Arnau Bataller is a Spanish film composer for cinema and TV, who works with prestigious Spanish directors such as Jaume Balagueró, Cesc Gay, Fernando León de Aranoa, María Ripoll, Pau Freixas and Mariano Barroso among many others.

Based in Barcelona, he has been a composer in demand for the last 10 years, scoring a wide range of projects ranging from big-budget features such as Way Down, Rec4, or A Perfect Day, to more independent dramatic TV shows such as I Know Who You Are or Red Bracelets: to date, this includes some 25 feature films, 8 TV series, and many concert music commissions.

Striving to choose the best musical color for the picture, Bataller always works with Marc Blanes, one of the most sought after engineers in Spain, thus assuring the highest quality in his music. He has recorded with most of the Film music orchestras in Europe and was the first-ever to record a film score with The Symphony Orchestra of the Gran Teatre del Liceu, Barcelona’s Opera House. He also loves to explore new sound worlds, from ethnic instruments or synthesizers, always searching for a unique sonic palette for every project he works on.

Bataller’s music has been recognized with more than 15 awards and nominations such as the International Film Music Critic Association Award (IFMCA) for Best Original Score for Television or the VII Spanish Film Music Critics Award for Best Spanish Composer.

He graduated from the University of Southern California in Los Angeles (USC) where he studied in the prestigious Scoring for Motion Pictures and Television program, recording more than 10 times at Paramount Studios. Arnau also has a violin degree.

Arnau normally works in his studio with his friendly cat Tofu who loves to sleep, really cozy,  behind the computer monitors. Arnau is a proud dad of 4-year-old twins, Lluc and Laia (Catalan names for Luke and Leia)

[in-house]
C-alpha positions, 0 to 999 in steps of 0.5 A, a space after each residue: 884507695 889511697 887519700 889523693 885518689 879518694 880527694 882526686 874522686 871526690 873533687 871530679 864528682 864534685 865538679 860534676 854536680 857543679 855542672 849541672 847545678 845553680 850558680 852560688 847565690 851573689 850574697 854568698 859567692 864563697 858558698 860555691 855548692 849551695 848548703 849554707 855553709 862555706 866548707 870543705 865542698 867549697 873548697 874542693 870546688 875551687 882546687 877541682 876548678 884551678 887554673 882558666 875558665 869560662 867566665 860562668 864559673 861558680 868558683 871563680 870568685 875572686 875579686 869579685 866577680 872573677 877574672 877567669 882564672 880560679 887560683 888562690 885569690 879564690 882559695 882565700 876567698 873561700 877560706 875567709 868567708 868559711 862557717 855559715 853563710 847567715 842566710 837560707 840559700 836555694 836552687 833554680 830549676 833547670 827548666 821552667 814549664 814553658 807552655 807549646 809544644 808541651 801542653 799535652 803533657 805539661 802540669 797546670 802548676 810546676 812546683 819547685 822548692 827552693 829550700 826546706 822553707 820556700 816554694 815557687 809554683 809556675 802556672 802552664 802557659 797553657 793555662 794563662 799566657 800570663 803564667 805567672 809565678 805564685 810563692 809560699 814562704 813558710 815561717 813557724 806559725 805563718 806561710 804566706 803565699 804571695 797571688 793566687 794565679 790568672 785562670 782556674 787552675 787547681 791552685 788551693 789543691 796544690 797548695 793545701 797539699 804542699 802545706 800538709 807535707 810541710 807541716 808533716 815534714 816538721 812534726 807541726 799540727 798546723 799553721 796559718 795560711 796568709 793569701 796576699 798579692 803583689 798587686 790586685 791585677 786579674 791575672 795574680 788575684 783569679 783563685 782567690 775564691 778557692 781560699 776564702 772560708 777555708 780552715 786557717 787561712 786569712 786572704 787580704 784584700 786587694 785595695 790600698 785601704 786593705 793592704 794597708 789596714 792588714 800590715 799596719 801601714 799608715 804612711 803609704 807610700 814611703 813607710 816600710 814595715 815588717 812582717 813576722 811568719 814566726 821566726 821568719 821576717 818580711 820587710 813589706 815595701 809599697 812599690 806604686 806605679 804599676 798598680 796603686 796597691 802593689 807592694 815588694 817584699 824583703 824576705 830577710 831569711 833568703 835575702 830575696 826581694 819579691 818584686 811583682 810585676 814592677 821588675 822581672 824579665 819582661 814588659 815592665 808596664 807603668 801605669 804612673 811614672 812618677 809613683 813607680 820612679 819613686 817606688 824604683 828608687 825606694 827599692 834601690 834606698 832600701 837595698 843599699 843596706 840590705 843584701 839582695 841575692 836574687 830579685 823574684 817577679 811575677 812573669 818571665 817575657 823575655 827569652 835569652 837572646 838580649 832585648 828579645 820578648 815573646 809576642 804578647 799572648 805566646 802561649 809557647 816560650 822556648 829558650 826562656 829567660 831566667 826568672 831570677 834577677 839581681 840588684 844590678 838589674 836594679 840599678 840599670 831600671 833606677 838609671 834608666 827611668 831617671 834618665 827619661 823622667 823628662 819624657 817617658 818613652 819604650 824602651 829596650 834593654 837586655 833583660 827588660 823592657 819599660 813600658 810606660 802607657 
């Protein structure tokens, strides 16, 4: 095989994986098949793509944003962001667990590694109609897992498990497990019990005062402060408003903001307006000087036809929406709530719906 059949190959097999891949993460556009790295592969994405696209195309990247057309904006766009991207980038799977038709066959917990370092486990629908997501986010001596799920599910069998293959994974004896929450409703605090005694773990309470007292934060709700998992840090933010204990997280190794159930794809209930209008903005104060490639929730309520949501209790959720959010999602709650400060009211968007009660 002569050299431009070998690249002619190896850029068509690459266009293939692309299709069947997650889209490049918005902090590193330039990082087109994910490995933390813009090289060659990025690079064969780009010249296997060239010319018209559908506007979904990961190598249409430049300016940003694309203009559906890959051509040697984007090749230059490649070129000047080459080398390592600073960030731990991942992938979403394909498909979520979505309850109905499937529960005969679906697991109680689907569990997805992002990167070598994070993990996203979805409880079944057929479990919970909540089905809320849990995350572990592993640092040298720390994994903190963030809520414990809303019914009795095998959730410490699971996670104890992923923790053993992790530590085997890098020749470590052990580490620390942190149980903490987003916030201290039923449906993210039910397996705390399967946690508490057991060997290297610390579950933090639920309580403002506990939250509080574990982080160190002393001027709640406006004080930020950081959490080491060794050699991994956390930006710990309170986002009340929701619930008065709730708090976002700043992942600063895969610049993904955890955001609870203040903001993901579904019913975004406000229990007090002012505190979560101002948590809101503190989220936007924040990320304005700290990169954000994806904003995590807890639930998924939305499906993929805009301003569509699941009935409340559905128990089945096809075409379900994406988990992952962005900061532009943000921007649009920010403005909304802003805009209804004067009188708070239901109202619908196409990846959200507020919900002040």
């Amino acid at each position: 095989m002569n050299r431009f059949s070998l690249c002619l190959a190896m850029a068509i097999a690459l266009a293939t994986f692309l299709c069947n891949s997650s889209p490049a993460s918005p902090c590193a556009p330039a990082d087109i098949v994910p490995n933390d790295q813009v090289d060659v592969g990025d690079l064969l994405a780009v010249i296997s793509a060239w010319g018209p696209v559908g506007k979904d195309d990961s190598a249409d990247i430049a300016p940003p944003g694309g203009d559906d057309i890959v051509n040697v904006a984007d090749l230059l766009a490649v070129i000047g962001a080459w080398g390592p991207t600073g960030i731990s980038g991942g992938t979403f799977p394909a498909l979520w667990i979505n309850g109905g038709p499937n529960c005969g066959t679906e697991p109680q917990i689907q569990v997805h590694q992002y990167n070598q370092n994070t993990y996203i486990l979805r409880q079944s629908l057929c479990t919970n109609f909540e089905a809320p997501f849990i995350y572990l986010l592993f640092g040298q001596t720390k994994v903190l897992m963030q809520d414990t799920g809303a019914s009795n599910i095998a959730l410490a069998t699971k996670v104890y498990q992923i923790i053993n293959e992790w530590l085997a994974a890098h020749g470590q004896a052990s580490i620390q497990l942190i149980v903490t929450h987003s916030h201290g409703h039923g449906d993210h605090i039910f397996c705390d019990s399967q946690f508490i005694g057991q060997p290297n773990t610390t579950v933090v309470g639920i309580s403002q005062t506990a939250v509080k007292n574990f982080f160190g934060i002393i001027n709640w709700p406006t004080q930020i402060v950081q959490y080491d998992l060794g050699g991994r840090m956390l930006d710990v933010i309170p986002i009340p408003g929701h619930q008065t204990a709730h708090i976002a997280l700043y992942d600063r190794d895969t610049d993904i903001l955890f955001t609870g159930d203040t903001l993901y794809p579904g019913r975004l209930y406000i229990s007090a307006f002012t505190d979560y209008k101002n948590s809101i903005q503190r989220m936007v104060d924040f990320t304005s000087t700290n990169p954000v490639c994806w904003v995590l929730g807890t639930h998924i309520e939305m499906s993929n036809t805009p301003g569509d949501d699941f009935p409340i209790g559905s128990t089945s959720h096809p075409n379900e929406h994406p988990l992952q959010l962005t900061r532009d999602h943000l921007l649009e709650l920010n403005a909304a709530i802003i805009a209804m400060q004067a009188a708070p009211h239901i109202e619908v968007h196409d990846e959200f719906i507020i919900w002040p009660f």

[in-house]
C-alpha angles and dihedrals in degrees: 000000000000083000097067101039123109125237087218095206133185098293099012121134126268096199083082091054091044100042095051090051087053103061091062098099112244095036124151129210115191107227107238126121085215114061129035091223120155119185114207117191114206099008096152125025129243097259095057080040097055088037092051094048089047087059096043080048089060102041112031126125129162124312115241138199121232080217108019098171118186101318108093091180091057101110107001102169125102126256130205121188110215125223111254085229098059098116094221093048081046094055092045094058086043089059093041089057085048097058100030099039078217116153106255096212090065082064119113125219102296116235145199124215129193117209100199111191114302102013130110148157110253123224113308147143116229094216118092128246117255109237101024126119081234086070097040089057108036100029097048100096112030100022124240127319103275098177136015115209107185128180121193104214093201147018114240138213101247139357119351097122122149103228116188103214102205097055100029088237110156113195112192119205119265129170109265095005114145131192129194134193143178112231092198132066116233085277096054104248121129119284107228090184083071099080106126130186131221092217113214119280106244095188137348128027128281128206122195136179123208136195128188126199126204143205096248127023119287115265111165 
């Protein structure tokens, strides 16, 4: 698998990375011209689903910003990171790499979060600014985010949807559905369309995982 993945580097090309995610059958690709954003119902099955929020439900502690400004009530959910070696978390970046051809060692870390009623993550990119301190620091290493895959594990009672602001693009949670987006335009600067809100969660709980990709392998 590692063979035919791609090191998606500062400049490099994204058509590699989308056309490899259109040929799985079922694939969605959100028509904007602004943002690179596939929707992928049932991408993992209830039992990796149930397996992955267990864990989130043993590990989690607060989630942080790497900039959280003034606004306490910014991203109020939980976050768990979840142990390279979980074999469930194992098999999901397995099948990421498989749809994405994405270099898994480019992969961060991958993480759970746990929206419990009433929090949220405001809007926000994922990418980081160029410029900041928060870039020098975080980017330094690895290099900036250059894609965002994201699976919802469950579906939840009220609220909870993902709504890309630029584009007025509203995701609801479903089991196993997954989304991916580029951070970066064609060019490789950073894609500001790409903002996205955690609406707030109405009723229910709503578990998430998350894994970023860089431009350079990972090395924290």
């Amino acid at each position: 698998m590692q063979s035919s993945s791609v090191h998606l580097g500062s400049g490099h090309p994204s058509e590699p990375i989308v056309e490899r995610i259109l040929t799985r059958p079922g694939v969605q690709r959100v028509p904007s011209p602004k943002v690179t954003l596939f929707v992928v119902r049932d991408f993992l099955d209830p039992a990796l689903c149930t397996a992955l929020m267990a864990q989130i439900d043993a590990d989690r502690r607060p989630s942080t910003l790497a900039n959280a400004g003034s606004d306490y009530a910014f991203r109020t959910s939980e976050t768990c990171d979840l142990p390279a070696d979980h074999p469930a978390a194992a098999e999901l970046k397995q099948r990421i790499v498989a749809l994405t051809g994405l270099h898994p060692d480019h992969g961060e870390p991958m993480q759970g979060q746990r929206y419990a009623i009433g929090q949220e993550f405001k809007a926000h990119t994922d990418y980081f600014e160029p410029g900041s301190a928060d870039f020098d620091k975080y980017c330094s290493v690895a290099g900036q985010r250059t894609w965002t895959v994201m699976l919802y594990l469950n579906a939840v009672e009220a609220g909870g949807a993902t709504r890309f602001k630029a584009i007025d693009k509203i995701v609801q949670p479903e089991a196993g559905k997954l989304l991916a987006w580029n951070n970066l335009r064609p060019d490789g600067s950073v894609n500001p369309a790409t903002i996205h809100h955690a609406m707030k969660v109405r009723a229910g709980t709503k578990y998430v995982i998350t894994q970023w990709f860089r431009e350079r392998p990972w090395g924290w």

Listen to the image to see the music


I’m a filmmaker and my contribution is my music. I’m a composer. I create music from stories because I listen to the picture to see the music.

Five Areas
Every project is different: the story, the genre, the artistic and personal vision of the director, the production budget, the film editing, the acting, and so on.  But when starting a project, I always try to base my work on the following five areas:

1) Dramatic concept:
My starting point is always the concept or idea behind the movie. What’s the movie about? Can you summarize it in one word? I will try to do it with melodies, textures, and rhythms.

2) Musical color:
The hardest, yet most rewarding task for a film composer is to discover how a film should sound, musically speaking. Each picture has its own musical identity. My job is to find that unique color that defines a picture and differentiates it from the rest. Traditional orchestral sound? A modern hybrid orchestra? Indie or small ensembles? Eclectic and jazzy soloists? Electronic and driving textures? What if we mix everything together?